• Thursday, February 29, 2024
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How high fuel costs hindered transport sector growth in 2023

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The surge in Nigeria’s inflation rate, which increased to 28.9 percent in November 2023 and high energy costs are the major economic headwinds that negatively affected Nigeria’s passenger transport and haulage business in 2023.

Energy costs started soaring in early June 2023 following the fuel subsidy removal announcement by President Bola Tinubu during his inaugural speech on May 29, 2023. This led to an increase in the petrol pump price from N195/litre during the subsidy era to N565/litre and to as much as N637/litre depending on the state and dealer.

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With the increase in pump prices, Nigeria’s interstate transportation fares started soaring by over 100 percent from between N11,500 and N12,500 per trip during subsidy to between N26,000 and N33,500 in June, which was an off-season rate.

Meanwhile, interstate transport fares further soared higher in December, which was the peak season for Christmas holiday travellers. With the fare rise, Christmas travellers paid between N32,000 and N40,000 and more for a bus ticket to embark on an interstate trip.

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This development moved the Federal Government to intervene by slashing interstate transport fares by 50 percent and announcing free train rides for Nigerians from Thursday, December 21, 2023, to January 4, 2024.

“The transport fare is on the high side, but it is expected because, with the removal of the petrol subsidy in May 2023, the interstate transport fare moved from an average of N11,000 per seat to as much as N26,000 per seat. So, it is not surprising that a bus ticket to the East or Abuja from Lagos will be over N40,000 this Christmas,” Chijioke Osondu, a Lagos-based businessman told BusinessDay earlier in December.

The cost of transportation has a huge impact on the market prices of commodities vis-à-vis inflation because market dealers will always factor in the cost of transportation before setting the prices of commodities.

Aside from passenger transport, importers were also affected as they paid a premium to move their laden containers from the seaports in Apapa to warehouses across the country due to the price of diesel.

BusinessDay checks show that the cost of moving containers from Lagos port to importers’ warehouses in Lagos increased by an average of 100 percent in 2023.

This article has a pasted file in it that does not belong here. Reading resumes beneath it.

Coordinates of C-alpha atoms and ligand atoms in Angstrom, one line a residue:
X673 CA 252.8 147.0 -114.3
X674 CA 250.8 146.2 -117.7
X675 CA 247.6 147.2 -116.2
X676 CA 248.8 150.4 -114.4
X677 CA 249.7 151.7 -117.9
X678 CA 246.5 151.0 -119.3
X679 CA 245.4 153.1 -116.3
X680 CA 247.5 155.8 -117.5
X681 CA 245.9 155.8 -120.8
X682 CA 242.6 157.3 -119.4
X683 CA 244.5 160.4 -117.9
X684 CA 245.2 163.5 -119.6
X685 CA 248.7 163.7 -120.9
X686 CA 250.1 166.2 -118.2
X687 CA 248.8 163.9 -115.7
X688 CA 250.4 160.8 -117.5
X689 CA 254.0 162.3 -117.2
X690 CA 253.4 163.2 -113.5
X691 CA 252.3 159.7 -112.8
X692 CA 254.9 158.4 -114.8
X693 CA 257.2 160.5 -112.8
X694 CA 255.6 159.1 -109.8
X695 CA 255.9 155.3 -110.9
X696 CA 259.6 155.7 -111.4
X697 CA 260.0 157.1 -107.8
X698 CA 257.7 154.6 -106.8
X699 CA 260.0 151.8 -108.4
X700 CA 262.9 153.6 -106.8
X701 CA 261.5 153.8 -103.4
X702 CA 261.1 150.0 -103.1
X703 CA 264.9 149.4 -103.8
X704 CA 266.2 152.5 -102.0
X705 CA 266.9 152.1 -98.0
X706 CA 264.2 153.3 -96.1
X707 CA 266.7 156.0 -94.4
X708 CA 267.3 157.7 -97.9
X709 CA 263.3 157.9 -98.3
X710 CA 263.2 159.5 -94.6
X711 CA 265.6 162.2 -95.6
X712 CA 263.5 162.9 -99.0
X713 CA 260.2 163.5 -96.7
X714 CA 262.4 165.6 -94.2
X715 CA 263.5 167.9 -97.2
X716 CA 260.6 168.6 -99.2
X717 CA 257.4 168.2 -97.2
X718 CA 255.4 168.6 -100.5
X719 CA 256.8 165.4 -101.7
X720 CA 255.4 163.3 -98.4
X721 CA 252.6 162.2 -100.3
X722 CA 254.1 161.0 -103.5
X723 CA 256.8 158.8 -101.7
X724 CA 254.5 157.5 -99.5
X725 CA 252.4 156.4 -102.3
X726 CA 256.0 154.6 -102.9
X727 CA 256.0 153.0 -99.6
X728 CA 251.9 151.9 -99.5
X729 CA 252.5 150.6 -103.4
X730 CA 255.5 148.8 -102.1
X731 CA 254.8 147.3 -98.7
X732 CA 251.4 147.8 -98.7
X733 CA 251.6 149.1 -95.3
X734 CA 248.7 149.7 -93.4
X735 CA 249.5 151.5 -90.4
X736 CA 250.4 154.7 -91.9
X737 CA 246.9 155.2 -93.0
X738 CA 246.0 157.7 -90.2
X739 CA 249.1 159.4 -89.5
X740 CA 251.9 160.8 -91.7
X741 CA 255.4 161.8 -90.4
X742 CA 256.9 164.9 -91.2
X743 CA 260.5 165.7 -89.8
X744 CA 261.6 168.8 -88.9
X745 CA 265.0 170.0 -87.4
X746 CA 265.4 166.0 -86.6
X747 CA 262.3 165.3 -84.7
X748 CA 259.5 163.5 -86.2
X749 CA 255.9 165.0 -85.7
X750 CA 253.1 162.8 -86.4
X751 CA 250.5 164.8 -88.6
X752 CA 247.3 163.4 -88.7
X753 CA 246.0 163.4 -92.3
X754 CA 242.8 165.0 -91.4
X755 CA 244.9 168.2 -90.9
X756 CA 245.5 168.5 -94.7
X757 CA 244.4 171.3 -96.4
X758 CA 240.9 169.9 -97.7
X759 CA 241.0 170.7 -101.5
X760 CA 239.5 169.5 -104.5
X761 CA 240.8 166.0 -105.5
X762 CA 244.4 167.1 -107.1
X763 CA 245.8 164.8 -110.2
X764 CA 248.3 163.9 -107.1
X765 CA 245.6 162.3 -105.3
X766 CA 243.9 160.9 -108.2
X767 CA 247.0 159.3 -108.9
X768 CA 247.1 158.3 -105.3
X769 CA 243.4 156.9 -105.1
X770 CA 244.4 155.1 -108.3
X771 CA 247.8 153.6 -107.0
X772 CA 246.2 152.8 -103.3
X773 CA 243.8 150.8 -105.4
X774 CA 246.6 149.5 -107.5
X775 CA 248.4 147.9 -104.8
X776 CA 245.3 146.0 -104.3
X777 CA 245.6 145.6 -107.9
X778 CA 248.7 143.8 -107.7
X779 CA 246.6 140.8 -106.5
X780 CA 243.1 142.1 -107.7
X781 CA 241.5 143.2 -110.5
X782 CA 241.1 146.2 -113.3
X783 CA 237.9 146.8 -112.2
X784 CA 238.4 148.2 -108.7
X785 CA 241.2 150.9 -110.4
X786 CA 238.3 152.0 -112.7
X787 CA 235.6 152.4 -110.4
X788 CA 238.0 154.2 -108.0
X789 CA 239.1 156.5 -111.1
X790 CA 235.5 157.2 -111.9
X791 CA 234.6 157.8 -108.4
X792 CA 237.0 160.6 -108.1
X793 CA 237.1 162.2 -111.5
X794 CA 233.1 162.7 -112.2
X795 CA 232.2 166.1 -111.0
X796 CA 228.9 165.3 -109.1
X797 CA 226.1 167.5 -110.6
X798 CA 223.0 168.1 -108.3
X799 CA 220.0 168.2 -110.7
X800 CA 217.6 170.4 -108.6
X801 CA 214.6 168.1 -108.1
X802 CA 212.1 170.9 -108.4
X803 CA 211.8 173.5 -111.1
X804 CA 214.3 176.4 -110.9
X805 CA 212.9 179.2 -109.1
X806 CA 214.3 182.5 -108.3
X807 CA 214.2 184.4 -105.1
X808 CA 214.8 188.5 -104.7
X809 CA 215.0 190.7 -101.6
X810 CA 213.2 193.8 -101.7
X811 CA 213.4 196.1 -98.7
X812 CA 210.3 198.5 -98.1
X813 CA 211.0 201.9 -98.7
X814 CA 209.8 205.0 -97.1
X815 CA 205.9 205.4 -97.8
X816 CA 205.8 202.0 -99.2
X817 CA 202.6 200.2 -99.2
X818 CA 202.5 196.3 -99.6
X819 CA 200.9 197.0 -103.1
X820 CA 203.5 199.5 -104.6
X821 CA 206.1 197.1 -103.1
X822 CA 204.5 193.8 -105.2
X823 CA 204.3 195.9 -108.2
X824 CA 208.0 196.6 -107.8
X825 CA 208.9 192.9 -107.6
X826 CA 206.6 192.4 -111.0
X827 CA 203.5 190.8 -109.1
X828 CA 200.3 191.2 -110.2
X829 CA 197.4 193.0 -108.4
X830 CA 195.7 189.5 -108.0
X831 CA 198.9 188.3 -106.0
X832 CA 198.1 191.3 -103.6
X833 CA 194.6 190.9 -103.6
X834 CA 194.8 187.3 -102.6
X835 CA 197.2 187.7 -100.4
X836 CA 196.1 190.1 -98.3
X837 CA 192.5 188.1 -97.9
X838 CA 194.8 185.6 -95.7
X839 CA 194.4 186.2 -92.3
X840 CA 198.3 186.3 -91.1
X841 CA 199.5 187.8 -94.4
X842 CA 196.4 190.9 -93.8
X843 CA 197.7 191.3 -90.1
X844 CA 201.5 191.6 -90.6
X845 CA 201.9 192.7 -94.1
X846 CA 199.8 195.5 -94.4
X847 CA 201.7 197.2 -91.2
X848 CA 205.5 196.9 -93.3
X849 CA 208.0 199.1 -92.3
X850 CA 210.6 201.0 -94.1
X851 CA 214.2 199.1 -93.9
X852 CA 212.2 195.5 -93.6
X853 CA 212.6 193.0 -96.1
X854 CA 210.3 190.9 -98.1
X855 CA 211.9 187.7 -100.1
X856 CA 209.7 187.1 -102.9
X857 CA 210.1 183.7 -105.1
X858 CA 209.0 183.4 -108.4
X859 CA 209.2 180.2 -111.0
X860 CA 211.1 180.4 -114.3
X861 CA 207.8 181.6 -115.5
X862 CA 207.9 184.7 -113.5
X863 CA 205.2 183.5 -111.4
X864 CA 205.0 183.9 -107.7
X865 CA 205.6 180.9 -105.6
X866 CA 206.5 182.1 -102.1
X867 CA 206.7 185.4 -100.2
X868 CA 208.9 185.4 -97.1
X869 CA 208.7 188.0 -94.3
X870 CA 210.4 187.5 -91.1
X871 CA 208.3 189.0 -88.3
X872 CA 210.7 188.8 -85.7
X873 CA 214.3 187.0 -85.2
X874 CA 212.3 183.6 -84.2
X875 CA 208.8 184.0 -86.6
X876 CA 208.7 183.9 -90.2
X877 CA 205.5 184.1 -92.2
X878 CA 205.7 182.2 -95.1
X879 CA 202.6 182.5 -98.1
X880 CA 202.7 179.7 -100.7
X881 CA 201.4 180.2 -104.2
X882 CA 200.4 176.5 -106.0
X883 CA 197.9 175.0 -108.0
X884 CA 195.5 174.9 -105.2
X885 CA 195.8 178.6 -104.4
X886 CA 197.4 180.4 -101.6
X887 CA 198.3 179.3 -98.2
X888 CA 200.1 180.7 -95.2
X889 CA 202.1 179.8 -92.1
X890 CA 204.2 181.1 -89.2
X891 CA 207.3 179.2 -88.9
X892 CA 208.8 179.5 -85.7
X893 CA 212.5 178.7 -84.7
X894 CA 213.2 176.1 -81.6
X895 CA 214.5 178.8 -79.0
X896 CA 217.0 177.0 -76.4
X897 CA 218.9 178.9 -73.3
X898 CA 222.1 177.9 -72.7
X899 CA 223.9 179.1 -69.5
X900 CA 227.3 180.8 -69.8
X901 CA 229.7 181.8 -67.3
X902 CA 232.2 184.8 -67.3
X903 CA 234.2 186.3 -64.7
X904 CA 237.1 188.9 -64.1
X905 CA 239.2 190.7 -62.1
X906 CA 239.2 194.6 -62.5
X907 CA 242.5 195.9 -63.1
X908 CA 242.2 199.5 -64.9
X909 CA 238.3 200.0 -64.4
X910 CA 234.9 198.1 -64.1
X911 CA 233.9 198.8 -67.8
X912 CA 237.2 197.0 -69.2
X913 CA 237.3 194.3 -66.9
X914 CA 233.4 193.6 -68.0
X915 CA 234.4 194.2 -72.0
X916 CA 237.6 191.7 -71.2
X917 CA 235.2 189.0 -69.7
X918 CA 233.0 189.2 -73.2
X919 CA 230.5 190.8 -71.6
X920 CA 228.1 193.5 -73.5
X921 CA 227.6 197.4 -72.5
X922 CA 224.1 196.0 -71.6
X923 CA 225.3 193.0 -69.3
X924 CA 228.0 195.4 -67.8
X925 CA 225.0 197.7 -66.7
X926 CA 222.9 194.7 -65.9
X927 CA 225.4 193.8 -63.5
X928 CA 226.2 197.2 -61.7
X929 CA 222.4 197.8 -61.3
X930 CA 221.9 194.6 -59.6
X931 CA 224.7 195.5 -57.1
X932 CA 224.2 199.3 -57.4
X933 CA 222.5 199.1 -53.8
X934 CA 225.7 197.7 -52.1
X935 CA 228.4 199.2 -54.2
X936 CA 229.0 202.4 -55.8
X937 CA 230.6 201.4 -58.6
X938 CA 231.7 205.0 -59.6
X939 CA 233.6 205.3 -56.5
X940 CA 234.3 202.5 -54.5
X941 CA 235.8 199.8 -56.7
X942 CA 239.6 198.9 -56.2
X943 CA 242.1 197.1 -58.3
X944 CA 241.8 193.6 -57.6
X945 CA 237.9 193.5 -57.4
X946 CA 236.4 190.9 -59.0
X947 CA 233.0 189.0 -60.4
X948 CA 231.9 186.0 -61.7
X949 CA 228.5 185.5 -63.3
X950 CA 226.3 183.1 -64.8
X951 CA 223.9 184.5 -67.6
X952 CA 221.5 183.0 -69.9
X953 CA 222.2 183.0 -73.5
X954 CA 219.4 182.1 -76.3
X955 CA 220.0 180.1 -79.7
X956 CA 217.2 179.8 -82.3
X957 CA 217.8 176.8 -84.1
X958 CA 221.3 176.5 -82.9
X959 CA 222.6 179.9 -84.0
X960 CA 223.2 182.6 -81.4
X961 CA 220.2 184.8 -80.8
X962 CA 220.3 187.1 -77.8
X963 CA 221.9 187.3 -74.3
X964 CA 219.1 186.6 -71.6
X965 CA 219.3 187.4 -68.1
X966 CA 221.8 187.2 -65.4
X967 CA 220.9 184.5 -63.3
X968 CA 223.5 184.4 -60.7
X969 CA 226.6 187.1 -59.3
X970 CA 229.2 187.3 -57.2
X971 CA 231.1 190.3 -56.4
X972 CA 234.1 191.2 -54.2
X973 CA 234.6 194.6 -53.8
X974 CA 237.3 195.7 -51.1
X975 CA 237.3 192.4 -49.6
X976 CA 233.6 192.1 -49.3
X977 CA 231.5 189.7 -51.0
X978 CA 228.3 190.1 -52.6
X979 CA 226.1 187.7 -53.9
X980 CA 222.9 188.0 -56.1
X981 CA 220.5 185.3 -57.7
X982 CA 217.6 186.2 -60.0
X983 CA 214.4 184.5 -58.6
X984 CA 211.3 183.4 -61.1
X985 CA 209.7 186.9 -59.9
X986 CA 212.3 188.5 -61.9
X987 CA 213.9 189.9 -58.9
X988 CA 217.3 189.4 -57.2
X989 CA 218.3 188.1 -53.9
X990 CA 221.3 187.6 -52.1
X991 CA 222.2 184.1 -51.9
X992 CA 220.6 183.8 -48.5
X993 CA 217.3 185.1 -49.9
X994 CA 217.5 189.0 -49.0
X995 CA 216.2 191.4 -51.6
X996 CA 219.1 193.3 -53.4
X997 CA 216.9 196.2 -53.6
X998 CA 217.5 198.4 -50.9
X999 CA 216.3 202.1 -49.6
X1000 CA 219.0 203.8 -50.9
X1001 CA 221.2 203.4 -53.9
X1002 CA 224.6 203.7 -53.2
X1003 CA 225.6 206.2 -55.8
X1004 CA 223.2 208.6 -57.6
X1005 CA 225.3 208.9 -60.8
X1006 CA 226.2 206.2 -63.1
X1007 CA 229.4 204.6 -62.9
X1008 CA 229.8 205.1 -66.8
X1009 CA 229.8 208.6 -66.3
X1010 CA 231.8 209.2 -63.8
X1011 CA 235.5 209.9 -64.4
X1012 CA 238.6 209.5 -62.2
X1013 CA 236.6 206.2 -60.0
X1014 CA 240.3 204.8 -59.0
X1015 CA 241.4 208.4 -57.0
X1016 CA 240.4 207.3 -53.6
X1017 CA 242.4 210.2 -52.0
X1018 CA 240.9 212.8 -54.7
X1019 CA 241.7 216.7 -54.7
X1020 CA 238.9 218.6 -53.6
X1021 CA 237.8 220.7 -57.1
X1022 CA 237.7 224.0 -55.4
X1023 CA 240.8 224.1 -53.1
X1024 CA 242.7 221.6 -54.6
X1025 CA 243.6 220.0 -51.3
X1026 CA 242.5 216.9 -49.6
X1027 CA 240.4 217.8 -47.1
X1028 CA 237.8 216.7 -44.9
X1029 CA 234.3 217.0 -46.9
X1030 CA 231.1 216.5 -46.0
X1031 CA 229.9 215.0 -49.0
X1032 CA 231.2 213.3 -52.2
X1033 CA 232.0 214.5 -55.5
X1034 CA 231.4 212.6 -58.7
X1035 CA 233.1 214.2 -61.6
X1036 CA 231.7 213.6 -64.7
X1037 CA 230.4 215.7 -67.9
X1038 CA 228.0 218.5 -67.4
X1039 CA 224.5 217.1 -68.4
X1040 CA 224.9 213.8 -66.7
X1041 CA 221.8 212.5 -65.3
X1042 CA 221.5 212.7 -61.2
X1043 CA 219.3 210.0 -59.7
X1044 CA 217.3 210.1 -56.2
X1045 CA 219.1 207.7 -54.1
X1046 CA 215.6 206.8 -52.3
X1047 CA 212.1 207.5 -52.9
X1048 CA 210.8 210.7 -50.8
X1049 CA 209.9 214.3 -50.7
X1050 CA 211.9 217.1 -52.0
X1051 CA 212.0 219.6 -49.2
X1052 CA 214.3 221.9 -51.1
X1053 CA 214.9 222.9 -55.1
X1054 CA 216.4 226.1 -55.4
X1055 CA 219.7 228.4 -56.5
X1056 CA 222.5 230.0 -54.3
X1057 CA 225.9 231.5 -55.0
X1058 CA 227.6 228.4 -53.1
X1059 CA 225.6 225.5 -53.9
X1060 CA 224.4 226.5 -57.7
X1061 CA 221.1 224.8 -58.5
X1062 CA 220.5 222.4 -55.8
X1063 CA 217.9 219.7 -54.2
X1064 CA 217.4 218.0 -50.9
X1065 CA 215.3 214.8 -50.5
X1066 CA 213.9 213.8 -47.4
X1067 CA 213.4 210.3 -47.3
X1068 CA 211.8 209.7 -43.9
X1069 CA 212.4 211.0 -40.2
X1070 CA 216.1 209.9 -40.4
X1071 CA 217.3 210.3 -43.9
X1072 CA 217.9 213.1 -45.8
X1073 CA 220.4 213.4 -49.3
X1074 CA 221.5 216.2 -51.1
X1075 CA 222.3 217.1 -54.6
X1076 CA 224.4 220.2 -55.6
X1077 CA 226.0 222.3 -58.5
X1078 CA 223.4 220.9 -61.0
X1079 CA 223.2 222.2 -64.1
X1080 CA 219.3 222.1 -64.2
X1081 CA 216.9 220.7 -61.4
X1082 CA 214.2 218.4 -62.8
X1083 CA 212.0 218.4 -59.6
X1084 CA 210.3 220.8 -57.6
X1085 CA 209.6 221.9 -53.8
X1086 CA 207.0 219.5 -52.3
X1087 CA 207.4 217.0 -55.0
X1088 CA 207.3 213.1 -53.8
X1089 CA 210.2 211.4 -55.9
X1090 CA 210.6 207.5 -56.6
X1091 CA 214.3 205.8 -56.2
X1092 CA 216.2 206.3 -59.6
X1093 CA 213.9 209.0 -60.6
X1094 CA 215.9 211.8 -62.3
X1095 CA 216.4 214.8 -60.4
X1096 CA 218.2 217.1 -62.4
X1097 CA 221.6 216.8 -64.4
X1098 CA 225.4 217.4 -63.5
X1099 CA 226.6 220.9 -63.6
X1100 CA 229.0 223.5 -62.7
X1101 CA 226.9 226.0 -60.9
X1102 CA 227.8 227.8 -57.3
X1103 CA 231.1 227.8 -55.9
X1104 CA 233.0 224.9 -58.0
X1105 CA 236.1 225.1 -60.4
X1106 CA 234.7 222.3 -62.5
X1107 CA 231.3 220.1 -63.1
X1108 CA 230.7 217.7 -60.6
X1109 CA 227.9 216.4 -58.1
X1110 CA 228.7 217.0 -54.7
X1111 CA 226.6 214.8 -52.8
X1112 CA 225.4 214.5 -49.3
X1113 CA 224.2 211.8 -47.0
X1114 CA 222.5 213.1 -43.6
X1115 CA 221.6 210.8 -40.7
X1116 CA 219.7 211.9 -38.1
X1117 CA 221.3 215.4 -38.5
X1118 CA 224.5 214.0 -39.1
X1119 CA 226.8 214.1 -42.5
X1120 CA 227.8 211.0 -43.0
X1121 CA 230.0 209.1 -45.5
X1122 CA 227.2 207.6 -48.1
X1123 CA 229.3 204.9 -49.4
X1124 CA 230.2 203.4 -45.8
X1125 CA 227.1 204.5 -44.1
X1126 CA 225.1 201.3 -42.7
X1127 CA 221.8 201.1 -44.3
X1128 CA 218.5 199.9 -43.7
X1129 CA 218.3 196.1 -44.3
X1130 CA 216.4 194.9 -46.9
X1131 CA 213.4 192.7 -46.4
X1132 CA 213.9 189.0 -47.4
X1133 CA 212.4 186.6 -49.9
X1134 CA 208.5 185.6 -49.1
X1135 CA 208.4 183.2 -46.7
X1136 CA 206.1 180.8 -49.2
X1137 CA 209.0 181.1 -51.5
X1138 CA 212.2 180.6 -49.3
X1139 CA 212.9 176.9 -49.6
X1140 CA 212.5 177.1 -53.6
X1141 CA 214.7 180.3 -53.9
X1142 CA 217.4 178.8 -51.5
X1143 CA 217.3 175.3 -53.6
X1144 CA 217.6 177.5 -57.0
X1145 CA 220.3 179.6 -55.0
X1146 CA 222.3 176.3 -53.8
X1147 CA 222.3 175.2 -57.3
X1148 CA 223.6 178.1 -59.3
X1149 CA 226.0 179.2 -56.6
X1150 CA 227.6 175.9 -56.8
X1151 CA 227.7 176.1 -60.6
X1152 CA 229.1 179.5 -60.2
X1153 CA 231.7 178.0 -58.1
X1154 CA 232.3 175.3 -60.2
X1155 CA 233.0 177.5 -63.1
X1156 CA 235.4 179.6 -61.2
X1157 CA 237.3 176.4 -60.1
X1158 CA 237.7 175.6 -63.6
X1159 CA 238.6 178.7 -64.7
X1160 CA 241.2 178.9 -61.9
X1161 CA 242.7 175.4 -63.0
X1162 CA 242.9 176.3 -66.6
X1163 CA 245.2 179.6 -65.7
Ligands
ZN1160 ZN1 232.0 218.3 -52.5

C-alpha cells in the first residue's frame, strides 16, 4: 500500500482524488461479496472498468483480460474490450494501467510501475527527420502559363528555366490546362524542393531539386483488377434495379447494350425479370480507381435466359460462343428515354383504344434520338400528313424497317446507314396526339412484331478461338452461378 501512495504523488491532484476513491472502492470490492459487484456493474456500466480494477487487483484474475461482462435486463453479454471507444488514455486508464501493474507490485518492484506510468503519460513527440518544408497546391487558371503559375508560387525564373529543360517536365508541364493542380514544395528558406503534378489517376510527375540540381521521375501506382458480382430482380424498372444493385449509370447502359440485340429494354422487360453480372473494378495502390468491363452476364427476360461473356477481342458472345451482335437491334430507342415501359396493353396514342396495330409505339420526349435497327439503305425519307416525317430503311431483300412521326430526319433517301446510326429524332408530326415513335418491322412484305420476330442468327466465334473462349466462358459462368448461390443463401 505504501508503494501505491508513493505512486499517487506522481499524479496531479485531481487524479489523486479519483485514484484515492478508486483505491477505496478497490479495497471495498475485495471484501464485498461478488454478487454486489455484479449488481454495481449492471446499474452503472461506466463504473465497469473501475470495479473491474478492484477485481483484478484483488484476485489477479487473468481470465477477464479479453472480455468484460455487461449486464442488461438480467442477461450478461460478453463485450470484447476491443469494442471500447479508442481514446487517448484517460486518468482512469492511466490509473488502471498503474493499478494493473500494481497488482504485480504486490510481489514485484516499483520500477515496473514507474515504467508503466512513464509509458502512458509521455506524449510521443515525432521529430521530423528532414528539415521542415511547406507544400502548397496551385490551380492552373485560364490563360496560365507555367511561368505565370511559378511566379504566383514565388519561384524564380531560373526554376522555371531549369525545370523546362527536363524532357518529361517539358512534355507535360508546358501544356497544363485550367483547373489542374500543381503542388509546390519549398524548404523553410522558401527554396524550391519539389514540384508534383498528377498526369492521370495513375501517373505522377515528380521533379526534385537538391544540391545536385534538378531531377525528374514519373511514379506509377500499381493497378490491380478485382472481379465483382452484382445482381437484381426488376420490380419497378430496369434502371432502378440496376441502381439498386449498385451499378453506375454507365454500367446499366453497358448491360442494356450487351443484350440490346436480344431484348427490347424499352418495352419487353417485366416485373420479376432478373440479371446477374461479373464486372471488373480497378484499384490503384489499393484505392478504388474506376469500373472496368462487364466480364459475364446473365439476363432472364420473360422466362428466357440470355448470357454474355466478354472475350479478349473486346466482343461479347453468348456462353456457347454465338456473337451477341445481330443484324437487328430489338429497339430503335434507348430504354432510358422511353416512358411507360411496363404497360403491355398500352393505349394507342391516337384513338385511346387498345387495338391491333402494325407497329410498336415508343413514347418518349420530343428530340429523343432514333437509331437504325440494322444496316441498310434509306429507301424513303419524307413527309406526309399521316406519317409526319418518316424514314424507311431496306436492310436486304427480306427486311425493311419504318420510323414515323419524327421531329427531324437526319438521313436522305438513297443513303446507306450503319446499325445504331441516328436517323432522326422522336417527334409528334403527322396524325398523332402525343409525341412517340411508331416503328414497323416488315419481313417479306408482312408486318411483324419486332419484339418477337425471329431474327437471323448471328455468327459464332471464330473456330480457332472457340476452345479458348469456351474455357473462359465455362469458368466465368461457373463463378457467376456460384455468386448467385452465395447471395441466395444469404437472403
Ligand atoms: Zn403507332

According to truckers, buying diesel for N1,300/ litre, made it difficult for them to break even.

In the year under review, transporting a 40-foot container from Apapa to Mushin that used to be N400,000 grew to N800,000 while the transport cost of a 20-foot container from Apapa to a warehouse in Lagos hits between N350,000 and N400,000 from about N200,000.

Also, transporting a 40-foot container from Lagos to Onitsha or Nnewi in the East soared to N1.8 million while a 20-foot container from Lagos to a warehouse in Onitsha or Nnewi was moved for N800,000.

Read Also: How inflation, FX waged war against businesses in 2023

Meanwhile, the cost of taking a 40-foot container from Lagos to Abuja grew to N1.6 million; a 20-foot container from Lagos to a warehouse in the north hit N800,000; a 40-foot container from Lagos to Kano costs went up to N2.4 million while a 20-foot container from Lagos to Kano cost as much as N1 million.

“The soaring price of diesel is seriously affecting our business and it is no longer easy for one to embark on a trip without making sure that the payment will cover the money spent on fueling the truck,” said Bello Yusuf, a truck operator.

Another factor that dealt with the transport business in Nigeria within the period under review was inflation which hiked the prices of spare parts and the cost of vehicle maintenance for transporters and car owners.

“Vehicle spare parts are very expensive. One China tyre sells between N170,000 and N180,000 each while tokunbo tyre sells for between N100,000 and N110,000 each. Imagine how much a trucker will spend to change the tyres of a truck that goes with 18 to 22 tyres,” Yusuf said.

Car spare parts were not left out as car owners also took their share of the cake.

Stephen Udochukwu, who drives a 2008 model Toyota Camry, said he spent over N800,000 to put his car in order in preparation for the Christmas trip.

“I spent N150,000 alone to change the four-shock absolvers, which was formerly sold for N90,000 in 2022; N45,000 to change the radiator that was formerly sold for N25,000; N45,000 to buy gear oil that was formerly sold for N25,000; two shafts that used to go for N25,000 for N75,000; engine oil that was N15,000 is now N25,000; engine seat that was N10,000 before now sells for N20,000; ball joint N15,000; tie rod N10,000 and steering rubber that was N5,000 before now goes for N10,000.

“There were other little parts that I changed, and the mechanic collected a service charge of N30,000 that was formerly charged N15,000. In addition to the mechanical work, I spent over N350,000 to do the bodywork alone, fix some bad parts and repaint my vehicle. I was forced to repaint my vehicle because the last time I did that was five years exactly in 2018,” Udochukwu said.